Brisbane Local Food

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After I worked out what I was eating with such addictive enjoyment I took up the adventure of exploring why?

Was it the umami?

Umami or savory taste is one of the five basic tastes and is characteristic  of many broths and cooked meats.

Many foods that may be consumed daily are naturally rich in umami components.Glutamate in the form of inosinate comes primarily from meats whereas guanylate comes primarily from vegetables. Mushrooms, especially dried shiitake, are sources of umami flavor from guanylate. Smoked, or fermented fish are high in inosinate, and shellfish in adenylate.Generally, umami taste is common to foods that contain high levels of L-glutamate, IMP and GMP, most notably in fish, shellfish, cured meats, meat extracts, mushrooms, vegetables (e.g., ripe tomatoes, Chinese cabbage, spinach, celery, etc.) or green tea, hydrolysed vegetable protein, and fermented and aged products involving bacterial or yeast cultures, such as cheeses, shrimp pastes, fish sauce, soy sauce, nutritional yeast, and yeast extracts such as Vegemite and Marmite.[ Many humans' first encounter with umami components is breast milk. It contains roughly the same amount of umami as broths.(LINK)

A good resource for what and why is the Umami Information Centre which points out that Umami isn't really that exotic at all. Indeed it is in lots of everyday foods.

The trick is to know which and explore the synergy you can try to master by combining them.

Here's a list of Umami rich ingredients.

...and suddenly my taste buds are making sense because my beginning soup combo was kelp and anchovies. That is smack bang in the middle of the umami taste zone.

I also could not understand that a meal without grains or starches --seemingly so carbohydrate  light -- just a soup -- could be so satisfying.

Answer: umami. Some initail studies suggest that umami signals satiation and helps curb overeating.

Add a ferment, like fish sauce....a green spinach type leaf or four; sundry other veg..and now you're cooking the umami way.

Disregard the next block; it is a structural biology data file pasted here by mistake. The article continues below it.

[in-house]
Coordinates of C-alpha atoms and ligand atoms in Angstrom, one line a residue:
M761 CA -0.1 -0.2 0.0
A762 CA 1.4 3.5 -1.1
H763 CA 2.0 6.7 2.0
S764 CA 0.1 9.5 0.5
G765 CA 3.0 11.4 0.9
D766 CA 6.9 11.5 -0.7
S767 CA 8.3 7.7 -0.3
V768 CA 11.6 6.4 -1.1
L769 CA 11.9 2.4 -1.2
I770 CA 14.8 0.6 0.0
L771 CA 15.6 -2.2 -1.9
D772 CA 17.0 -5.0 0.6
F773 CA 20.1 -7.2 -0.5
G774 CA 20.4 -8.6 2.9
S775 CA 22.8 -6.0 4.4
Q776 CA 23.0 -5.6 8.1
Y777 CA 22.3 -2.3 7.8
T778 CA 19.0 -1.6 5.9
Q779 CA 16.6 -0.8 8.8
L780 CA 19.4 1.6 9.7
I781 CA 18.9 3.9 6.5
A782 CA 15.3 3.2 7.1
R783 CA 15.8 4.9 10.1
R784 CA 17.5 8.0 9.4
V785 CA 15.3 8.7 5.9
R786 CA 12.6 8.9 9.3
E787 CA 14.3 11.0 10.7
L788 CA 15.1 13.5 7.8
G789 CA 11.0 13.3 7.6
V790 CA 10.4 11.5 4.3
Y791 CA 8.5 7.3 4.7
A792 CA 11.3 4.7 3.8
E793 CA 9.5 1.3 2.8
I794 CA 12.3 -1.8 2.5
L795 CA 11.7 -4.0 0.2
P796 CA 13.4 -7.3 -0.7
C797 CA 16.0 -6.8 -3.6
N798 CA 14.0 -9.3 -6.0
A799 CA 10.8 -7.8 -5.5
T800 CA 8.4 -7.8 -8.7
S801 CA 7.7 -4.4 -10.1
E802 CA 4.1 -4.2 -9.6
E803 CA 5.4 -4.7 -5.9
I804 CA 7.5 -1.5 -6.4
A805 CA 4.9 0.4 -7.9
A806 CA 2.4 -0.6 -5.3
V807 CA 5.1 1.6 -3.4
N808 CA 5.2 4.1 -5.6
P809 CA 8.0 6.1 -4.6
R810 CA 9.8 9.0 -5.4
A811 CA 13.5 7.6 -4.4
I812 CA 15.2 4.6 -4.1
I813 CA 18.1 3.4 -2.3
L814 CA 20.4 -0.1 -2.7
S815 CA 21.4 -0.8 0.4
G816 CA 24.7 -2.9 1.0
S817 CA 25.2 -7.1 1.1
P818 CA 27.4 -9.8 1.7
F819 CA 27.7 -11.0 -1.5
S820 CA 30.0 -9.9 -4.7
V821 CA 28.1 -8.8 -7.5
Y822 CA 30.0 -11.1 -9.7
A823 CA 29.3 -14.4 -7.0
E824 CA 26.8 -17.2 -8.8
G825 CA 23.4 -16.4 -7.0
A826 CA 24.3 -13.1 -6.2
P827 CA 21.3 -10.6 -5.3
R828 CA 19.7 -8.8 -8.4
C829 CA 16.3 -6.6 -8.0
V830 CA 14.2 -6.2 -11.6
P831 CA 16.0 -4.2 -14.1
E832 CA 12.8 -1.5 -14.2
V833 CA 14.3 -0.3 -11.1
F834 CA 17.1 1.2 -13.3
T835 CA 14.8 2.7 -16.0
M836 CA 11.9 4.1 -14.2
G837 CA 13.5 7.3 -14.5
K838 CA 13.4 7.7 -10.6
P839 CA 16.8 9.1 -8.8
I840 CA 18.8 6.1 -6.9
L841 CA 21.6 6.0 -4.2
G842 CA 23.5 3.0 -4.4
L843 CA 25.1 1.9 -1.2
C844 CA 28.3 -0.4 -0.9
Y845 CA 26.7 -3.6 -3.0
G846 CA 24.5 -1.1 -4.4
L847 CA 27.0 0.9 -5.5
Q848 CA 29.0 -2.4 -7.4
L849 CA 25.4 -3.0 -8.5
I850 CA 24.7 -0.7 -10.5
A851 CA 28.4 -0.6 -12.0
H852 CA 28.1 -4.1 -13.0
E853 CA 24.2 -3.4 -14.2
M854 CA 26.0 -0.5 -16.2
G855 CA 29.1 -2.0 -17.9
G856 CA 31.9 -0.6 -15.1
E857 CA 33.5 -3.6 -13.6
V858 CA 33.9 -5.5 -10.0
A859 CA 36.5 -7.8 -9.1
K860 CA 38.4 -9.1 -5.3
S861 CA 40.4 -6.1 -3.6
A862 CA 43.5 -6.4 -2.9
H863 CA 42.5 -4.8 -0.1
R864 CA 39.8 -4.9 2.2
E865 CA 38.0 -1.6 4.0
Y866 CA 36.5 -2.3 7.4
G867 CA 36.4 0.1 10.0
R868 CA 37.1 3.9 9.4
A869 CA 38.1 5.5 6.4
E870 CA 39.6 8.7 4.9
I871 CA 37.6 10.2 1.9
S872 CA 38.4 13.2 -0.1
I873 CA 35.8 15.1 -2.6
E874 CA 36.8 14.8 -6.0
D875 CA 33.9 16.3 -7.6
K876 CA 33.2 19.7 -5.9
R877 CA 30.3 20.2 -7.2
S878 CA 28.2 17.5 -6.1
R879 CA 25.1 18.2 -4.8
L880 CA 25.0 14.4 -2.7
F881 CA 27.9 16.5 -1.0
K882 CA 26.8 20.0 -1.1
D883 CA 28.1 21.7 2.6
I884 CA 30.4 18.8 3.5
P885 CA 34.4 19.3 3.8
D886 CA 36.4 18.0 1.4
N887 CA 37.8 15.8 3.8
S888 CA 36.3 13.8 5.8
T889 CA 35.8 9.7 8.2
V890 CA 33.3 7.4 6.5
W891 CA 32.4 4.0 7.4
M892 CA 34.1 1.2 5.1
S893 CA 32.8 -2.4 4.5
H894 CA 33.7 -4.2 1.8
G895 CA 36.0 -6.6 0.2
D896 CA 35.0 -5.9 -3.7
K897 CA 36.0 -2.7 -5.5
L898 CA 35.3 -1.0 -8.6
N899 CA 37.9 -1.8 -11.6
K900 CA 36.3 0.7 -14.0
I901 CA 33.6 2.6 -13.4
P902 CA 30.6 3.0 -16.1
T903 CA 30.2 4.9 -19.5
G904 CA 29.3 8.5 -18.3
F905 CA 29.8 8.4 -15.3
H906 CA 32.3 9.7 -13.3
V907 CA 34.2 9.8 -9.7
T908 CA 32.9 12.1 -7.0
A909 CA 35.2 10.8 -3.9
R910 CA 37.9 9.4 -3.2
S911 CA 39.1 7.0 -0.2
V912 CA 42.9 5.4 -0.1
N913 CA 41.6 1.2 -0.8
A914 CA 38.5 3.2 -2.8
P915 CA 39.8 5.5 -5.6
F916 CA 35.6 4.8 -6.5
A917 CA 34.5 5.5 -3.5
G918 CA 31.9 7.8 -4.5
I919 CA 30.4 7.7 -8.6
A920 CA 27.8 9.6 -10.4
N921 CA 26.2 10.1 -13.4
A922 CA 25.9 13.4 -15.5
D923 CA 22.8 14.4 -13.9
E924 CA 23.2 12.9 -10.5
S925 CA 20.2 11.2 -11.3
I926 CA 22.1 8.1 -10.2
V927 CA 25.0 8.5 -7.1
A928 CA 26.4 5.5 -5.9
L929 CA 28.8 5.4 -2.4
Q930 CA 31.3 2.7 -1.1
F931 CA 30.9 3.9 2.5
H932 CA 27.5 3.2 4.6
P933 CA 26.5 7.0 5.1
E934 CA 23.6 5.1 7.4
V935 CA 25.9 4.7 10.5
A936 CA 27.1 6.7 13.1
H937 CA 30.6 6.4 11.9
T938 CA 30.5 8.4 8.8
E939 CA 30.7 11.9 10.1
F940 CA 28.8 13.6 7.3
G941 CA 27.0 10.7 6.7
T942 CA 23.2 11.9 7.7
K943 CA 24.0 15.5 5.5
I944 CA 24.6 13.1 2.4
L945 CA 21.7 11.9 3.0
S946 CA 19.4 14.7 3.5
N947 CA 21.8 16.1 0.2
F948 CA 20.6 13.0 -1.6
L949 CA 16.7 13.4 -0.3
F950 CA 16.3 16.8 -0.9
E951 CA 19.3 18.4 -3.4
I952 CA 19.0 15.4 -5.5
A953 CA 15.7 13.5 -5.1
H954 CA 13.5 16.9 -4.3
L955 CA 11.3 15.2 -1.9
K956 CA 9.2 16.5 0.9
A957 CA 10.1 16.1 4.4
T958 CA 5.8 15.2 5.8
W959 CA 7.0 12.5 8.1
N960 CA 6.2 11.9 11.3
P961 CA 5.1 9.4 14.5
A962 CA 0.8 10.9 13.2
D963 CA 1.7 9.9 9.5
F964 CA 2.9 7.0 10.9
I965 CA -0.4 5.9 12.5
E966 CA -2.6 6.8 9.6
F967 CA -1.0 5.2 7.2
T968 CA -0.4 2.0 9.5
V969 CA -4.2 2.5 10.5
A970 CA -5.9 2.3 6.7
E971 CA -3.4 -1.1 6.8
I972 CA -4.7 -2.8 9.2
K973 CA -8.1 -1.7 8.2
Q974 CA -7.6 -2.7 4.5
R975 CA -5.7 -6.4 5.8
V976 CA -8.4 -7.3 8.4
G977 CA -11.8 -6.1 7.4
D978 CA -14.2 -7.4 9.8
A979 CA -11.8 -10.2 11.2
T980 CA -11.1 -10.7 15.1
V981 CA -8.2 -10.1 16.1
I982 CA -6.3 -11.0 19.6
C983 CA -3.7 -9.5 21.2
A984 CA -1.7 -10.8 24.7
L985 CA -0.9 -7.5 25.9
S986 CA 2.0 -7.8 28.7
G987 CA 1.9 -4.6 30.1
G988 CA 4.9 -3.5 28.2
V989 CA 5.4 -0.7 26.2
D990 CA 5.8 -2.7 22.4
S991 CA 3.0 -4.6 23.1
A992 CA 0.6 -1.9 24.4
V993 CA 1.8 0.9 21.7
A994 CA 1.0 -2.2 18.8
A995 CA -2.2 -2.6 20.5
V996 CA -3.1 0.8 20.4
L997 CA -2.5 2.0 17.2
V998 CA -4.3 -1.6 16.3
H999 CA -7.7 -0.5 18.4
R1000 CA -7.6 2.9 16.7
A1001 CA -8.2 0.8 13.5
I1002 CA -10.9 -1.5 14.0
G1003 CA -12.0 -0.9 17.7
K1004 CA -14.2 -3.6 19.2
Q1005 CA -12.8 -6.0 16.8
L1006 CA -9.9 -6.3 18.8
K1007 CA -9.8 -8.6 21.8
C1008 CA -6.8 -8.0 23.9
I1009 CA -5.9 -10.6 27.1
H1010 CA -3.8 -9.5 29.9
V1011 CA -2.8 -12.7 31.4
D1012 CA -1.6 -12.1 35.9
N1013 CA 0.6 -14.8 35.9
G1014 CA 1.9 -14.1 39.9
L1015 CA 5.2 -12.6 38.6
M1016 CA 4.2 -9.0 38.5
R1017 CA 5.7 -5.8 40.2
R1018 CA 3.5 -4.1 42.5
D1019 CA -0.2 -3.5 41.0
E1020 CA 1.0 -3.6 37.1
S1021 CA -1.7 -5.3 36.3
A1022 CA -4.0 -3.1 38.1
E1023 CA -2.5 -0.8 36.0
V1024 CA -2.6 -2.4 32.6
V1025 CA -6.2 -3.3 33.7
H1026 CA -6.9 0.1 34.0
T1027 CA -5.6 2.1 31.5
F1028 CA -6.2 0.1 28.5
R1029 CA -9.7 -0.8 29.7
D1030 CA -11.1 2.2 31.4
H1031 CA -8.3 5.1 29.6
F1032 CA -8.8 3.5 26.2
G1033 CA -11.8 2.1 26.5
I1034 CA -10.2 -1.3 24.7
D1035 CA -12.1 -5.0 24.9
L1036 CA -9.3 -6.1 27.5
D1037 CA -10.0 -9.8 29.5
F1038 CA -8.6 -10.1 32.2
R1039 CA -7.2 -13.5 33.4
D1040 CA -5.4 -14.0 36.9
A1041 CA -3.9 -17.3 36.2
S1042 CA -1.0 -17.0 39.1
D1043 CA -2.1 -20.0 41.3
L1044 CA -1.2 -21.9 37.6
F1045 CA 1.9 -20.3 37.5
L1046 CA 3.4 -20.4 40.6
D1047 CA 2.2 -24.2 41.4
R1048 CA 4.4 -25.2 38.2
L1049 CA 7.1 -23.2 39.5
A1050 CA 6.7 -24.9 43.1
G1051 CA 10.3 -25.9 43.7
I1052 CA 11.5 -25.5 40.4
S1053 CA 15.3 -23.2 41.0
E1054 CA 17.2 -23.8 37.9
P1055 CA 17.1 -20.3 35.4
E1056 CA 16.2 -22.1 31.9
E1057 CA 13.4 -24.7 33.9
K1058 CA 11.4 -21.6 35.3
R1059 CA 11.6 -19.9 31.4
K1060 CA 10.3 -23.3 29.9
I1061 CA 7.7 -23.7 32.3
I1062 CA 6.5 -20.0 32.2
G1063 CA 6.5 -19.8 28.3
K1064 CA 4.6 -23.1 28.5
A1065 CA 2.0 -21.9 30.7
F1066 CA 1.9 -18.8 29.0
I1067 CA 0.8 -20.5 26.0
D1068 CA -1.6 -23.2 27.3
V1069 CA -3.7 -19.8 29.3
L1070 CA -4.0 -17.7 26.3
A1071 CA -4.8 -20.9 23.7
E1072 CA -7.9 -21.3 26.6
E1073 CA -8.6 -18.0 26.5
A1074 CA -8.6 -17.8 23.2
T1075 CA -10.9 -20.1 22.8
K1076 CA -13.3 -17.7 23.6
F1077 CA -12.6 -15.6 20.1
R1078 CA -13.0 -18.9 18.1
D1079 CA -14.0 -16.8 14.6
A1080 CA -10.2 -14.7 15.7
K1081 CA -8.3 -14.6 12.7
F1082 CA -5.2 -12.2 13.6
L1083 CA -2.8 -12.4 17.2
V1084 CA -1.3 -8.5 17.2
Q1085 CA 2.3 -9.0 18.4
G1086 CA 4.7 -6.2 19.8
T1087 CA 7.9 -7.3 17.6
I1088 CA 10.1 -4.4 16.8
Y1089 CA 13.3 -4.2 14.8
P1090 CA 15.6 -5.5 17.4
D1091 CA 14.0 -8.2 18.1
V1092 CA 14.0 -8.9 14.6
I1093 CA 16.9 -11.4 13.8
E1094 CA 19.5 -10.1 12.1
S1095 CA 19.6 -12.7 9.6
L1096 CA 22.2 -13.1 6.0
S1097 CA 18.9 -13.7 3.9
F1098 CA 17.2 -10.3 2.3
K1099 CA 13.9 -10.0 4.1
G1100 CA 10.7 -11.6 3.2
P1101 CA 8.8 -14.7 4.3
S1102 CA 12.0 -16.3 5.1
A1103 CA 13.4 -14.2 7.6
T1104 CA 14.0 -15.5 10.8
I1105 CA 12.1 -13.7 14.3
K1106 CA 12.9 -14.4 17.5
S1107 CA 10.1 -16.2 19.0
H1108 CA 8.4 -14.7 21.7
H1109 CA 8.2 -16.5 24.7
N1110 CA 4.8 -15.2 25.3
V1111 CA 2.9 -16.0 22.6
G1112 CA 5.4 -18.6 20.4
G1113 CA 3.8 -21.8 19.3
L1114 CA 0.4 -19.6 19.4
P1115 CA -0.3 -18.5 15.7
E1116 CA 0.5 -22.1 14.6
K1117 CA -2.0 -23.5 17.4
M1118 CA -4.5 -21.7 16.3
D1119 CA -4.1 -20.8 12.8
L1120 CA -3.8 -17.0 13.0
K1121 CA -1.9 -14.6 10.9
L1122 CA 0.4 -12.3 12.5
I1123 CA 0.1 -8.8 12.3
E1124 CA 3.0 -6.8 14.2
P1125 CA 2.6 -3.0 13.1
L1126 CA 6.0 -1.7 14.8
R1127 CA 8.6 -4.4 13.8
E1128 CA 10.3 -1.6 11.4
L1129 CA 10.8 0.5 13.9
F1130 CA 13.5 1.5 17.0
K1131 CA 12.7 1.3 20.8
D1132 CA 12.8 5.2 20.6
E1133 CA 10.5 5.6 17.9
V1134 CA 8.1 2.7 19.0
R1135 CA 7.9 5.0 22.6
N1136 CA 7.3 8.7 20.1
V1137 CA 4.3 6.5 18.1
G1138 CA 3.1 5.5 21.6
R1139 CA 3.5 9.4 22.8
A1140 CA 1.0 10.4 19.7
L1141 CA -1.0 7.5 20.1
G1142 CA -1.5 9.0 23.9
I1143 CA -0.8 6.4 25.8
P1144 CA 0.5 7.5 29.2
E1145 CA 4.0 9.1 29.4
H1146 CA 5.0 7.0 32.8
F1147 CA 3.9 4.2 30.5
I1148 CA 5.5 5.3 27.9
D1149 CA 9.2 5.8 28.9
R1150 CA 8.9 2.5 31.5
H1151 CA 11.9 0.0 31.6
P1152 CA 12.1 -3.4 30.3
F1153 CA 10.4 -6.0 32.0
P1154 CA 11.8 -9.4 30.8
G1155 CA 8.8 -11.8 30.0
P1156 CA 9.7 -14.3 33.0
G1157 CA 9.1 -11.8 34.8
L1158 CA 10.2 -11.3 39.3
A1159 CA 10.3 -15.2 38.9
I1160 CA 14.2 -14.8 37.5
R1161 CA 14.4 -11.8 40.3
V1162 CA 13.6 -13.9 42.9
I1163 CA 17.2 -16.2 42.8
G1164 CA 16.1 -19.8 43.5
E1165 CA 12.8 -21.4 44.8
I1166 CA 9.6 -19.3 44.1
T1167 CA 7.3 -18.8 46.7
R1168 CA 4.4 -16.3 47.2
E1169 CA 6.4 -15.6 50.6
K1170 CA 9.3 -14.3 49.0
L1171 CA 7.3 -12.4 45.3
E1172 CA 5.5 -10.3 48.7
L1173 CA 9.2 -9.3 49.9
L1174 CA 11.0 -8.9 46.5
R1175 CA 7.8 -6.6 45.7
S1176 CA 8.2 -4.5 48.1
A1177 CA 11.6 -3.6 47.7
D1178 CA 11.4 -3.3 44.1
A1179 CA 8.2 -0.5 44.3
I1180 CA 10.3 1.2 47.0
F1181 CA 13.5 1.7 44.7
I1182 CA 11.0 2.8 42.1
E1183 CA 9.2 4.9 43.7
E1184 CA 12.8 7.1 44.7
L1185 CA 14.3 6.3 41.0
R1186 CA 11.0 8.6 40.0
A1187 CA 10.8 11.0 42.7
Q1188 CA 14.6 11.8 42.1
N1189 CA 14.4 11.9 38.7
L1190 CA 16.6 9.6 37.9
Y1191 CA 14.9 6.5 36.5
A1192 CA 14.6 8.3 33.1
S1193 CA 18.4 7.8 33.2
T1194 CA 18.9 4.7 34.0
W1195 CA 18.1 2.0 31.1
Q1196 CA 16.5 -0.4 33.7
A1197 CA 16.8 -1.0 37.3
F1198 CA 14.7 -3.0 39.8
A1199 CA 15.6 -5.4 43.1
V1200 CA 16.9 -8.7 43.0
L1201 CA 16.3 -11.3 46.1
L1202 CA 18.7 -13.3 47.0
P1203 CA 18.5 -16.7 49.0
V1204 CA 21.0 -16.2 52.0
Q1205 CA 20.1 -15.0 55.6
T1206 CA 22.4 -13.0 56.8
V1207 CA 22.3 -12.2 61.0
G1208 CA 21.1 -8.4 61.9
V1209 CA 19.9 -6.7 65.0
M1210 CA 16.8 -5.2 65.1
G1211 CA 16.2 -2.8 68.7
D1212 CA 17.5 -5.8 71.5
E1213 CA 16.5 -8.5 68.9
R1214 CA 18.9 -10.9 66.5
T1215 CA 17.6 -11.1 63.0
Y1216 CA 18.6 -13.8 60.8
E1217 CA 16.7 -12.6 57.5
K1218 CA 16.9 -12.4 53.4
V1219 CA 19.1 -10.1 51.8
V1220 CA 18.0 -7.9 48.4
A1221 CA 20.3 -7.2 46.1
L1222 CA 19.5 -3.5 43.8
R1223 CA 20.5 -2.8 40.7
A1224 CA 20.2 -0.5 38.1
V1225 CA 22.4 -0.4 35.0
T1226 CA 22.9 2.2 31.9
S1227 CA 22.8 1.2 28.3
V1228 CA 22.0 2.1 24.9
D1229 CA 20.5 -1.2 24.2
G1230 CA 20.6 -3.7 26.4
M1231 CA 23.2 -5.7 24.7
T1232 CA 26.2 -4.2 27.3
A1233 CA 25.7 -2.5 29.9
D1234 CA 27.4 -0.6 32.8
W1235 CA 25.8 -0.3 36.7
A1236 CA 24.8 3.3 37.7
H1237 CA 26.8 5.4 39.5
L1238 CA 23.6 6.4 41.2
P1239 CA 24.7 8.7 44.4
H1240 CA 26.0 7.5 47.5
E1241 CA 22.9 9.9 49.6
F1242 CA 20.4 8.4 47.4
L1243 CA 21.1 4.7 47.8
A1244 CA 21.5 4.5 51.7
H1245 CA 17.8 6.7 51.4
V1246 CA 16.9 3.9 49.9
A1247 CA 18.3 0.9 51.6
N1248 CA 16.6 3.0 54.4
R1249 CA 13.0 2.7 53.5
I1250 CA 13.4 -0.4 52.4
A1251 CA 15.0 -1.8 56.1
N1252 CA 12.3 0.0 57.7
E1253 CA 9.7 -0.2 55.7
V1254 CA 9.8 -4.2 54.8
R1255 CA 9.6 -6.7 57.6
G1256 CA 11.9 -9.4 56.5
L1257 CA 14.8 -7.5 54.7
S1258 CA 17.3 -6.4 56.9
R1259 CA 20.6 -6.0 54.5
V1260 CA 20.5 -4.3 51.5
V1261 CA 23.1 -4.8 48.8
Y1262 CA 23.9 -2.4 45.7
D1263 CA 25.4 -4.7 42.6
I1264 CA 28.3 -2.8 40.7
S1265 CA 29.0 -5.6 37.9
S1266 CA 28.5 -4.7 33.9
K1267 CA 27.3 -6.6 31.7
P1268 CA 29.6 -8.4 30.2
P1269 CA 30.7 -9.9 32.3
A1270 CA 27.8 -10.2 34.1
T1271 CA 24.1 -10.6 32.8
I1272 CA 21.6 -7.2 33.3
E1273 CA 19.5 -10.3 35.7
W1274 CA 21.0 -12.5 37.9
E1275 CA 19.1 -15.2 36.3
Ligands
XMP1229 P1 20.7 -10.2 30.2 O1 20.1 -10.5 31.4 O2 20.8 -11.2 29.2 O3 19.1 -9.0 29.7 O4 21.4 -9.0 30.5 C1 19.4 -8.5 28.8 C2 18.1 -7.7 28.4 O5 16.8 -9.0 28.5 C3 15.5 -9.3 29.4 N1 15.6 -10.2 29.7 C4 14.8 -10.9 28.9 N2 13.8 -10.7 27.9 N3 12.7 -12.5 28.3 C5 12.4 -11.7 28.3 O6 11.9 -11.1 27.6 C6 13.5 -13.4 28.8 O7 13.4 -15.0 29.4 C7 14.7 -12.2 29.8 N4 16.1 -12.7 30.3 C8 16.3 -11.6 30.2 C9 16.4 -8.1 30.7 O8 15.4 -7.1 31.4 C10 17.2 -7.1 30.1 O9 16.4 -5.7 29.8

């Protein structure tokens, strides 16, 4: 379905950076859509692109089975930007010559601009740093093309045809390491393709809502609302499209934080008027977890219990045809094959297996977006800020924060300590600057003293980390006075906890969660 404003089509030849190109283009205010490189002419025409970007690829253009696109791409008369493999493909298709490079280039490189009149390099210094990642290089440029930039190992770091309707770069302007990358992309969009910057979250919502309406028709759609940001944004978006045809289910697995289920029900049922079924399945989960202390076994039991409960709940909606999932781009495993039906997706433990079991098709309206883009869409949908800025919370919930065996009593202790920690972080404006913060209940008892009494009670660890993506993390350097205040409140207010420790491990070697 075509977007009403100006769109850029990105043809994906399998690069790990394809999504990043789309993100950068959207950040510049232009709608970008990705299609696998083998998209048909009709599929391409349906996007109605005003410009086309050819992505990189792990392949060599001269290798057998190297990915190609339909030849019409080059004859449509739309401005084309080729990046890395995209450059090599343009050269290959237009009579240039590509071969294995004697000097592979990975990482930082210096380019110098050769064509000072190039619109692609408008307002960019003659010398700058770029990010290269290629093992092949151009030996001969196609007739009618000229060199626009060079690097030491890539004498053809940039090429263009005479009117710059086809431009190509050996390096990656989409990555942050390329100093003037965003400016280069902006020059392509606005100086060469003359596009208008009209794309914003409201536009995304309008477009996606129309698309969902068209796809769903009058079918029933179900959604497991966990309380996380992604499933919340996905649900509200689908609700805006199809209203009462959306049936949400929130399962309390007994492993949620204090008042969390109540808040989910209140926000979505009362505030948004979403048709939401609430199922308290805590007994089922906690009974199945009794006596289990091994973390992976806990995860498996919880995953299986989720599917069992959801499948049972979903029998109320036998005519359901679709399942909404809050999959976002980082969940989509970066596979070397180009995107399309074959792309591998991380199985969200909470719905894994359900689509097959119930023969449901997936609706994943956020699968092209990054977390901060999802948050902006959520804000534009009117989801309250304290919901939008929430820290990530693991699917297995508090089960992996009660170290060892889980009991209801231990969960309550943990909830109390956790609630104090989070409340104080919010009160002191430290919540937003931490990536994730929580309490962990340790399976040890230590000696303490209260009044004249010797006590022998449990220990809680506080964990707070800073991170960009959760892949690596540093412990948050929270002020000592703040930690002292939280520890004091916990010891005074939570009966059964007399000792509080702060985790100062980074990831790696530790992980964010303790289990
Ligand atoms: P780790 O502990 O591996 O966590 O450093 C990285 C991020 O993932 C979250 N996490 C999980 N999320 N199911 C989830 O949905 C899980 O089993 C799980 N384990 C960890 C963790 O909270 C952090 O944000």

Is it healthy? Check out the foods.

More generally:

For culinary application of umami-rich ingredients/seasonings into everyday meals:

  • In order to boost umami flavor, prepare your dish with a broth or bouillon and/or use umami-rich ingredients/seasonings prepared by fermenting, aging, ripening, curing, and drying.
  • In order to improve the taste/acceptability of low-sodium foods, prepare your food with a hint of umami-rich seasonings including broth or bouillon, soy sauce, (or MSG). In other words, you can reduce the sodium content of your dish with small quantities of umami-rich seasonings used in combination with less table salt.
  • Do not use an excess amount of umami-rich seasonings to further improve the taste. ... The use of excess umami-rich seasonings  does not make the food taste better, but actually worsens the taste. Just like any other condiments, use the right amount of umami-rich seasonings to boost flavors
  • Use fruits and vegetables in season. The umami concentration reaches its peak with in-season food. (SOURCE)

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This day's umami soup.
In this broth float 7 varieties of land vegetables, one sea vegetable and powdered dried anchovies with a preferential hit of a whole habanero, which, I'm sure, will have to become a regular part of my daily soup ritual.
For those into exotics, a teaspoon of Black Cumin (Nigella) seeds --which tastes like a combination of onions, black pepper, and oregano -- is also swimming within.
From my POV, Nigella is a versatile alternative to pepper corns and sesame seeds.
A microwaved tomato makes a great floating addition to the flavour medley.

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